With uncertainty about the UK Construction Industry after Brexit, Irish building spoke to industry experts about what they thought Brexit means for Irish contractors, companies, and consultants working in and wanting to access the UK Construction Industry. Their response was positive and hopeful.
The Irish Government has published a Contingency Framework document identifying key policy issues to be managed by Government Departments arising from the referendum vote in the UK to leave the EU. Below, we have provided a link to our coverage of this. Also, the Construction Industry Federation (CIF) released a statement on Brexit on Monday calling for further investment in Ireland’s infrastructure.
CIF statement: “The CIF will continue to monitor the impact of Brexit on the Irish Construction Industry.
The ramifications of this result are likely to see some reduction in GDP in Ireland, our largest market the UK and the potentially across the EU.
The Irish Government must engage with the UK and the EU to ensure that as much certainty as possible is brought into the process. Information on the UK’s next steps and the timeframes involved are vital for Irish construction businesses to measure risks in the coming months.
Regardless of any reduction in growth forecasts, arising from the referendum result, the Irish Government must now prioritise even more strongly the public capital programme. This is an investment in the long-term viability of the Irish economy. The positive impact of investment in infrastructure is one of the only economic certainties in this current period of uncertainty.”
We spoke with Dr Peter Stafford, Caroline Spillane, Richard Crowe, and Kevin Rudden for their views.
Speaking to Irish building magazine about Brexit, Dr Peter Stafford, Director of the Building Materials Federation said, “Ireland has a lot of experienced businesses who have worked in the UK for generations. They have adapted to trends and will continue to do so. They have shown flexibility during other crises, and should continue to do so now.”
Caroline Spillane, Director General, Engineers Ireland said: “Engineers Ireland is monitoring the situation closely now that the UK public has voted to leave the European Union. The currency fluctuations seen in recent days would be a major cause for concern as these shifts could impact on the competitiveness of Irish engineering firms.”
“Additionally, because of general uncertainty post the Referendum, investment in the UK market could suffer, as confidence in the economy wavers, making it harder for builders to raise funds – and Irish construction firms may be less likely to go there.”
“Ten per cent of Engineers Ireland’s membership is based in the UK. We have strong historical relationships with the main UK professional engineering bodies and we do not foresee any immediate impact or change in those relationships.”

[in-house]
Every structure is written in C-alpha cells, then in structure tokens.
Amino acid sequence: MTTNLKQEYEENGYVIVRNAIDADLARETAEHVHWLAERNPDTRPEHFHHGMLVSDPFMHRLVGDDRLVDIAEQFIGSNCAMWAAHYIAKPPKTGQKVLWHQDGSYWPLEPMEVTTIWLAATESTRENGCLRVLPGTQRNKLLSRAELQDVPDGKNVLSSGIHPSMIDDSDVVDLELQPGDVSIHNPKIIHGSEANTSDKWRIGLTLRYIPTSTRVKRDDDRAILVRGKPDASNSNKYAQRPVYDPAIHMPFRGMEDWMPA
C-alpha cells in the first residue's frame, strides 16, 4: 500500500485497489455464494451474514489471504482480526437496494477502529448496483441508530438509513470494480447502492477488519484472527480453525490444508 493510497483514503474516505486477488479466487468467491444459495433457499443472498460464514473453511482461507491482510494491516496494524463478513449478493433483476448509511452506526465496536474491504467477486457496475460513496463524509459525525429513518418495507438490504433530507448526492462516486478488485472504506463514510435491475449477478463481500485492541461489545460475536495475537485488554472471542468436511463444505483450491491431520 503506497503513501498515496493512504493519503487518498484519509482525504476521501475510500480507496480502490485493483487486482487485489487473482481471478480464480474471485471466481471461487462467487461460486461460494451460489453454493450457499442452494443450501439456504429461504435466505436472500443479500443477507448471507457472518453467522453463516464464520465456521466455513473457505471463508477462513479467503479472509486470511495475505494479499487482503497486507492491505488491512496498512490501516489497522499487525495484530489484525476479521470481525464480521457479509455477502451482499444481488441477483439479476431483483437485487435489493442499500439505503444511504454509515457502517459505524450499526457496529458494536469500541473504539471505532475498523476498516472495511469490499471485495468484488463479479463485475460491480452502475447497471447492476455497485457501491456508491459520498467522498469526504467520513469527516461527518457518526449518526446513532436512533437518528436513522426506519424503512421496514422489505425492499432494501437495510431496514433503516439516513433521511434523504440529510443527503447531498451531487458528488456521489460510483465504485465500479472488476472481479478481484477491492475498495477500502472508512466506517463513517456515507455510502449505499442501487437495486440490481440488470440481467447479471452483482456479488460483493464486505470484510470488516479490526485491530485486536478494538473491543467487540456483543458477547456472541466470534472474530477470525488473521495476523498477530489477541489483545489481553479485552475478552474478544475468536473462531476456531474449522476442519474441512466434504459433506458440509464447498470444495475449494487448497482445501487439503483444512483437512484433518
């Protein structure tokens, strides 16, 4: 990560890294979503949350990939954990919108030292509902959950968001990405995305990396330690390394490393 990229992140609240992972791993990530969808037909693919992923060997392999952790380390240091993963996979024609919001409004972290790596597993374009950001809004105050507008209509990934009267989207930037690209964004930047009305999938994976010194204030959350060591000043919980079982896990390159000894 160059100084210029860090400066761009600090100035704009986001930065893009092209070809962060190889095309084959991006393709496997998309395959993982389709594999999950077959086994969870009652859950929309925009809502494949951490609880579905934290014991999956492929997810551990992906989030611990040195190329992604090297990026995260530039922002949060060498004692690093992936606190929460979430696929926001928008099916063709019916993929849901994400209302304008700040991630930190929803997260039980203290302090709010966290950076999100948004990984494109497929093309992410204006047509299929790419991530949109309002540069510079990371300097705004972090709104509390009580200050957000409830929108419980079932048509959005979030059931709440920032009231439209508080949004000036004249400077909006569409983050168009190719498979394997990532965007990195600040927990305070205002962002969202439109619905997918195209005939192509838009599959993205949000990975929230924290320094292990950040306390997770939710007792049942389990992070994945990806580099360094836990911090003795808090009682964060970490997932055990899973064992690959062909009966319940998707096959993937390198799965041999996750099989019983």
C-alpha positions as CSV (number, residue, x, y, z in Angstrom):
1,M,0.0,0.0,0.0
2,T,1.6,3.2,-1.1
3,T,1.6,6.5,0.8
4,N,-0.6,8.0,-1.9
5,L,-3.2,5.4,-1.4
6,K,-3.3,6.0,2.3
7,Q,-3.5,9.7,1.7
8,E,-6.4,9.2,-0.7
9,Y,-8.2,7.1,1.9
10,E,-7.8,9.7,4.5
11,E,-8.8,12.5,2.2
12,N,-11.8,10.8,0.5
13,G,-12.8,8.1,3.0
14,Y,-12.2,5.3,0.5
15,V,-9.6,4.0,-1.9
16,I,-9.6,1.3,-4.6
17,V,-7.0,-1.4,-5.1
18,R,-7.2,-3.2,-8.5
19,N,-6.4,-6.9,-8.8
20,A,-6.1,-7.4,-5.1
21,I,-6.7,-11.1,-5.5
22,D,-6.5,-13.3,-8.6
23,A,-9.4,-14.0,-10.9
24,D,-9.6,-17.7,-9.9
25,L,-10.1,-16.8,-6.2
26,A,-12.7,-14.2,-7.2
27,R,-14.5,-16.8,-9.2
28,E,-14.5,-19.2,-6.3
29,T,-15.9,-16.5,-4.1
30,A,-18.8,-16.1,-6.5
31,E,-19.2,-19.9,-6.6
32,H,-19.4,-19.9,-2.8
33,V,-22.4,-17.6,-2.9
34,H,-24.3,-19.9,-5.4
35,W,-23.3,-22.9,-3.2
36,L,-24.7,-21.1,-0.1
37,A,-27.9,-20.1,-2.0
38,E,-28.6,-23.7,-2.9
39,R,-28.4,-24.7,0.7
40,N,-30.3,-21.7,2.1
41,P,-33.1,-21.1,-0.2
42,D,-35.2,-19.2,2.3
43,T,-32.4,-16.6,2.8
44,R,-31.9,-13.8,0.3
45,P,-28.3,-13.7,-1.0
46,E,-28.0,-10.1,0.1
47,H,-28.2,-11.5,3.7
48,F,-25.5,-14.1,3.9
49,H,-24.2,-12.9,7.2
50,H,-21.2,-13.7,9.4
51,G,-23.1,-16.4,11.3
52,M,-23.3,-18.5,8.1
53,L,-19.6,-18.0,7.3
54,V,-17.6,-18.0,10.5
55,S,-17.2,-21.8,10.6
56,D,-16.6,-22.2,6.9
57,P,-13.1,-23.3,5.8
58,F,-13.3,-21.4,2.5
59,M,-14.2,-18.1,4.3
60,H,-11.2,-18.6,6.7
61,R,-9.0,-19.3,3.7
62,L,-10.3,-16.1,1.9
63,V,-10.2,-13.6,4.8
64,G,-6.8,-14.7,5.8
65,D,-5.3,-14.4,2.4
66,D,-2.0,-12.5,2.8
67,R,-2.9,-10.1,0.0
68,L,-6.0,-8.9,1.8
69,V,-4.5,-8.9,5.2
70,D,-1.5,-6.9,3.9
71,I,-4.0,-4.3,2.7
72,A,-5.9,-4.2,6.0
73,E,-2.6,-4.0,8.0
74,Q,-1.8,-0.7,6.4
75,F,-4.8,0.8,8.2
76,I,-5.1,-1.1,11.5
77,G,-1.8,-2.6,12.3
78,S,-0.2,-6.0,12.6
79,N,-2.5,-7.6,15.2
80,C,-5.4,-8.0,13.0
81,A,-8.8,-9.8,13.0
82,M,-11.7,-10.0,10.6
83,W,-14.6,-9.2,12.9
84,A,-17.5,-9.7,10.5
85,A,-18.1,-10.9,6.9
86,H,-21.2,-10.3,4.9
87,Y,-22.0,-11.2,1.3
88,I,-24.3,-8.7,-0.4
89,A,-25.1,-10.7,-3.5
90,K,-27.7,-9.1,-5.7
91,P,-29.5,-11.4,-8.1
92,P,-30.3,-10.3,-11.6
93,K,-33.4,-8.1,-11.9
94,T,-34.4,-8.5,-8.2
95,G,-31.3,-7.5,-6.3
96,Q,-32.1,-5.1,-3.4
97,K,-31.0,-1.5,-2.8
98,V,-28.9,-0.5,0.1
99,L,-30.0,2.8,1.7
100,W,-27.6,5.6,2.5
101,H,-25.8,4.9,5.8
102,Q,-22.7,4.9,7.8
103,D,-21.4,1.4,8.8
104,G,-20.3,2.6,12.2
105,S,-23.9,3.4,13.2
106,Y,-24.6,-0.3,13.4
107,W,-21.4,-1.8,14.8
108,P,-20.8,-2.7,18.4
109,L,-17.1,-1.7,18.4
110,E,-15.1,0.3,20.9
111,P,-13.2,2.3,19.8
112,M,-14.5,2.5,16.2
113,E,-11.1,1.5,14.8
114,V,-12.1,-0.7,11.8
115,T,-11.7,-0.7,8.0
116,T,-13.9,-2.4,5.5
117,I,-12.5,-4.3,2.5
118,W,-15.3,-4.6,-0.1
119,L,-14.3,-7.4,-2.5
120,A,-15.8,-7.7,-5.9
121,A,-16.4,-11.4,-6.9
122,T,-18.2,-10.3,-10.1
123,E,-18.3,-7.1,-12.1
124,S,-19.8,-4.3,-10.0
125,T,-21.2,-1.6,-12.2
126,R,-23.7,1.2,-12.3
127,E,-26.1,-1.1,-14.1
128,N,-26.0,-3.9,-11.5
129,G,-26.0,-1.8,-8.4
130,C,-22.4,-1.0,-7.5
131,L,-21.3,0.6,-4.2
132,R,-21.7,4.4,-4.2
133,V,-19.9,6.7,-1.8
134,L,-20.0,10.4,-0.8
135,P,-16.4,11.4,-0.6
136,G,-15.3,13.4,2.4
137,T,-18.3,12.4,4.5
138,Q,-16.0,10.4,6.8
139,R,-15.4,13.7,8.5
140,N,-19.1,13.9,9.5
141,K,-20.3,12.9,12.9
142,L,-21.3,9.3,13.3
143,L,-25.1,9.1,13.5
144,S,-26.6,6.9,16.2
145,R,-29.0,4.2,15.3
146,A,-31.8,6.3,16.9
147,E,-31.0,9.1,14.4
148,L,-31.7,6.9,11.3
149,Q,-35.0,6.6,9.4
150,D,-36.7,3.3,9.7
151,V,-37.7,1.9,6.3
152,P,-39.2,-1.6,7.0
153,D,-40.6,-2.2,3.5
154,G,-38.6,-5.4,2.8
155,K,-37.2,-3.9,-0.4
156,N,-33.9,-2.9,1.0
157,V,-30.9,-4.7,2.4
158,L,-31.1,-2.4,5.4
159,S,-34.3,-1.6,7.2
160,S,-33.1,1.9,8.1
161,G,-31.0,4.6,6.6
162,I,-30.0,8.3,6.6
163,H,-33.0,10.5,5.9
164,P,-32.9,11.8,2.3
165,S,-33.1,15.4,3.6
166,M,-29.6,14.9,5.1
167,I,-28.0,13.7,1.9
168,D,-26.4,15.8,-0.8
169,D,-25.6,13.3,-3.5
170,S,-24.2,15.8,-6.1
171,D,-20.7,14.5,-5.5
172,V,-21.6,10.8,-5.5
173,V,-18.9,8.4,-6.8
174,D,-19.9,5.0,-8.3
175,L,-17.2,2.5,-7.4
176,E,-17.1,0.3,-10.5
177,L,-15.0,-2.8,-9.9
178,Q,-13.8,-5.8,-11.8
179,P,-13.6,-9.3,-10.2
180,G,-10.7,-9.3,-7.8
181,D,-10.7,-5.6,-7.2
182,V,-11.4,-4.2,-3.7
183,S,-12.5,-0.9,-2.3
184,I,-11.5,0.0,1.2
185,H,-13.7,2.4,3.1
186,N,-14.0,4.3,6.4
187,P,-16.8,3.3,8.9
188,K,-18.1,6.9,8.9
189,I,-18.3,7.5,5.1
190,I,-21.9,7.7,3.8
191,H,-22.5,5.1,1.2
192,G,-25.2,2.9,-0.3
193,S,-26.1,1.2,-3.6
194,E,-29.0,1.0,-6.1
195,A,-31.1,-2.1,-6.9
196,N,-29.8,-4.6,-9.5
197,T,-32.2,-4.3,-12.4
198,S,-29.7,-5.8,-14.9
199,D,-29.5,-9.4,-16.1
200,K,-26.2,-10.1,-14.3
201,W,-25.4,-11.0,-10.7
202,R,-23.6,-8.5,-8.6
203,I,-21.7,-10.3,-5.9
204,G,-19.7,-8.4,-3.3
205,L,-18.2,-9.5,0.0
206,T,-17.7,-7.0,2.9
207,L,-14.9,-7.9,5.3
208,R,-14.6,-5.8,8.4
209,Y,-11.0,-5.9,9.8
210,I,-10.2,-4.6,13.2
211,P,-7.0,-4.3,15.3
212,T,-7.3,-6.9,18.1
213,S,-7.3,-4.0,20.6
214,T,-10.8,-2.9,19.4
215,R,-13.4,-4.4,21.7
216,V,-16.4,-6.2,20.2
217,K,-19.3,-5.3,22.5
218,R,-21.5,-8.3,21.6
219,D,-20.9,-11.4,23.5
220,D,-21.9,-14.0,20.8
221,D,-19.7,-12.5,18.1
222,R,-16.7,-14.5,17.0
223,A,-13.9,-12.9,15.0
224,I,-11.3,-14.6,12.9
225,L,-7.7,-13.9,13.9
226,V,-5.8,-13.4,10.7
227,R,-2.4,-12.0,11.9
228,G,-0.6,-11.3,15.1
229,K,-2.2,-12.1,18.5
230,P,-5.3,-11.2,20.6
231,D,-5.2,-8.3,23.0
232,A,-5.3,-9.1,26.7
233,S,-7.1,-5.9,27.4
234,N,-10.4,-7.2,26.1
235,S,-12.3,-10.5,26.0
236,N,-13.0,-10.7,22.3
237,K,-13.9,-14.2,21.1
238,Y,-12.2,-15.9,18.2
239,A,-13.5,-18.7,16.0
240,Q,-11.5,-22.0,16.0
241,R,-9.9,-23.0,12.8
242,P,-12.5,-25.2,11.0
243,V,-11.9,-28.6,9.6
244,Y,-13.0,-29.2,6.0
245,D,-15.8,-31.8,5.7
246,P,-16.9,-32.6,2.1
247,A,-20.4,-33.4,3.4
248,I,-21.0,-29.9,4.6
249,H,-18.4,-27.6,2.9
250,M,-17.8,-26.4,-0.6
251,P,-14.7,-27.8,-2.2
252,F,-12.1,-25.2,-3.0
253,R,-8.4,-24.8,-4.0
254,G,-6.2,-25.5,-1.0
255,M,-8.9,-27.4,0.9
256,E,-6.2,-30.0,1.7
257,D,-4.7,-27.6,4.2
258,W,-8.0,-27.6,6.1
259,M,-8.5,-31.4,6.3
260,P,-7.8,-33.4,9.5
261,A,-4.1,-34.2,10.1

Richard Crowe, President of the Association of Consulting Engineers Ireland (ACEI) and MD of Nicholas O’Dwyer was analytical and positive in describing what he thinks the future holds for Irish consultants in the UK:
“During the recent recession, many Irish engineering firms looked to the UK as a market for consulting engineering services and developed local business sectors and branch offices. All of these small and medium enterprises (SMEs) found the UK market attractive because of its geographical proximity to Ireland along with its similar regulatory and statutory regimes. To be agile and successful, an SME needs to operate with a minimum of bureaucracy as well as have the scope to concentrate on service delivery requirements. SMEs have limited capacity to deal with wide variation in regulations and value the common standards such as procurement regulation, European codes of practice and legislation brought by the EU.”
“Following Brexit, the biggest threat facing Irish consultancy engineering firms is the uncertainty regarding how a separation of the UK from the EU will work in practice. The eventual outcome is unknown. The time-frame for negotiation is unclear. For businesses operating on an all-Ireland basis, the cross-border implications are especially uncertain. The potential additional time and compliance required on a cross-border trade, as well as the freedom to move staff between Ireland and the UK / Northern Ireland is also unknown. Strategic planning in this environment is impossible for SMEs. They will have to become even more nimble in response to rapidly changing circumstances.”
“There appears to be a consensus emerging that the UK economy will suffer, at least in the short-term and obviously any retrenchment in UK construction spending will impact on the projects available for Irish engineering firms in that jurisdiction. Irish firms may also become less competitive in the UK where work is carried out in design offices in Ireland for that market, as a result of exposure to Sterling fluctuations. Long-term trends are, however, impossible to predict at this point; we have seen in the run-up to the referendum how the ‘smart money’ got it very wrong.”